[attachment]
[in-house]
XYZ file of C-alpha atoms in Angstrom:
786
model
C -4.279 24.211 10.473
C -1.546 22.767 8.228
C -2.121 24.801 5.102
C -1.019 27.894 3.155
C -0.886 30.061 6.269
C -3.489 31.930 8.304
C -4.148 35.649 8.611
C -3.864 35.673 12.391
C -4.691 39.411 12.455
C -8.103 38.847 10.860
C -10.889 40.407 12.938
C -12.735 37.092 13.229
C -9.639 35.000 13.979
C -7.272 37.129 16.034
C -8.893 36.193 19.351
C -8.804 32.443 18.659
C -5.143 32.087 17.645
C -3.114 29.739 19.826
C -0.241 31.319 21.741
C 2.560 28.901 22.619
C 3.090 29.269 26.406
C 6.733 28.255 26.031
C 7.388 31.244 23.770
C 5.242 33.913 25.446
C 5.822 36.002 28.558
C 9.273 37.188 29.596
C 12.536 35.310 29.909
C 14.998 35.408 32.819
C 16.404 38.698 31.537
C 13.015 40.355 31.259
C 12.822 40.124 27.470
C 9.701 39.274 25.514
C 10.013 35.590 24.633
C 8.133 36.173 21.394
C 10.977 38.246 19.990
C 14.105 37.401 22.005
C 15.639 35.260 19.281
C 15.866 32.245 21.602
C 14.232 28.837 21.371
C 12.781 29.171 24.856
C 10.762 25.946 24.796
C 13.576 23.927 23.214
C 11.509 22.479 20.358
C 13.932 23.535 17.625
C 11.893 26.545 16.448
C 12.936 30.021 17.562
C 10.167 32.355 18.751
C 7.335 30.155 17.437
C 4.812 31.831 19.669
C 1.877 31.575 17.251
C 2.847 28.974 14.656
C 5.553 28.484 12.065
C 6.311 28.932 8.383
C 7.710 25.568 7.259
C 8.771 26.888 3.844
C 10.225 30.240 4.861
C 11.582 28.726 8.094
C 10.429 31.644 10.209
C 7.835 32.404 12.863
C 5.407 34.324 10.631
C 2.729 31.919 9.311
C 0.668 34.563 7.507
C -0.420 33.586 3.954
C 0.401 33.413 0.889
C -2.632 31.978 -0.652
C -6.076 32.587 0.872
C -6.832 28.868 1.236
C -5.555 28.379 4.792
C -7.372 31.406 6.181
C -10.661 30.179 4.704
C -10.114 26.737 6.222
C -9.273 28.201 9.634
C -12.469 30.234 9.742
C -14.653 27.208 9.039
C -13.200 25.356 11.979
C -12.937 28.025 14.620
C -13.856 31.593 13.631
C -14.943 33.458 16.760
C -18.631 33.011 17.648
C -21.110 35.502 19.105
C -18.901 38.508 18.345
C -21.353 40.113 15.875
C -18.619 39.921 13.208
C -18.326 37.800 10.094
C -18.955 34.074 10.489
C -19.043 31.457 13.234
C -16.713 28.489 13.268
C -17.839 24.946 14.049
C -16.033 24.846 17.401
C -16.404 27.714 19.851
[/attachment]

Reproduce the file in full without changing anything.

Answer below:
[in-house]
XYZ file of C-alpha atoms in Angstrom:
786
model
C -4.279 24.211 10.473
C -1.546 22.767 8.228
C -2.121 24.801 5.102
C -1.019 27.894 3.155
C -0.886 30.061 6.269
C -3.489 31.930 8.304
C -4.148 35.649 8.611
C -3.864 35.673 12.391
C -4.691 39.411 12.455
C -8.103 38.847 10.860
C -10.889 40.407 12.938
C -12.735 37.092 13.229
C -9.639 35.000 13.979
C -7.272 37.129 16.034
C -8.893 36.193 19.351
C -8.804 32.443 18.659
C -5.143 32.087 17.645
C -3.114 29.739 19.826
C -0.241 31.319 21.741
C 2.560 28.901 22.619
C 3.090 29.269 26.406
C 6.733 28.255 26.031
C 7.388 31.244 23.770
C 5.242 33.913 25.446
C 5.822 36.002 28.558
C 9.273 37.188 29.596
C 12.536 35.310 29.909
C 14.998 35.408 32.819
C 16.404 38.698 31.537
C 13.015 40.355 31.259
C 12.822 40.124 27.470
C 9.701 39.274 25.514
C 10.013 35.590 24.633
C 8.133 36.173 21.394
C 10.977 38.246 19.990
C 14.105 37.401 22.005
C 15.639 35.260 19.281
C 15.866 32.245 21.602
C 14.232 28.837 21.371
C 12.781 29.171 24.856
C 10.762 25.946 24.796
C 13.576 23.927 23.214
C 11.509 22.479 20.358
C 13.932 23.535 17.625
C 11.893 26.545 16.448
C 12.936 30.021 17.562
C 10.167 32.355 18.751
C 7.335 30.155 17.437
C 4.812 31.831 19.669
C 1.877 31.575 17.251
C 2.847 28.974 14.656
C 5.553 28.484 12.065
C 6.311 28.932 8.383
C 7.710 25.568 7.259
C 8.771 26.888 3.844
C 10.225 30.240 4.861
C 11.582 28.726 8.094
C 10.429 31.644 10.209
C 7.835 32.404 12.863
C 5.407 34.324 10.631
C 2.729 31.919 9.311
C 0.668 34.563 7.507
C -0.420 33.586 3.954
C 0.401 33.413 0.889
C -2.632 31.978 -0.652
C -6.076 32.587 0.872
C -6.832 28.868 1.236
C -5.555 28.379 4.792
C -7.372 31.406 6.181
C -10.661 30.179 4.704
C -10.114 26.737 6.222
C -9.273 28.201 9.634
C -12.469 30.234 9.742
C -14.653 27.208 9.039
C -13.200 25.356 11.979
C -12.937 28.025 14.620
C -13.856 31.593 13.631
C -14.943 33.458 16.760
C -18.631 33.011 17.648
C -21.110 35.502 19.105
C -18.901 38.508 18.345
C -21.353 40.113 15.875
C -18.619 39.921 13.208
C -18.326 37.800 10.094
C -18.955 34.074 10.489
C -19.043 31.457 13.234
C -16.713 28.489 13.268
C -17.839 24.946 14.049
C -16.033 24.846 17.401
C -16.404 27.714 19.851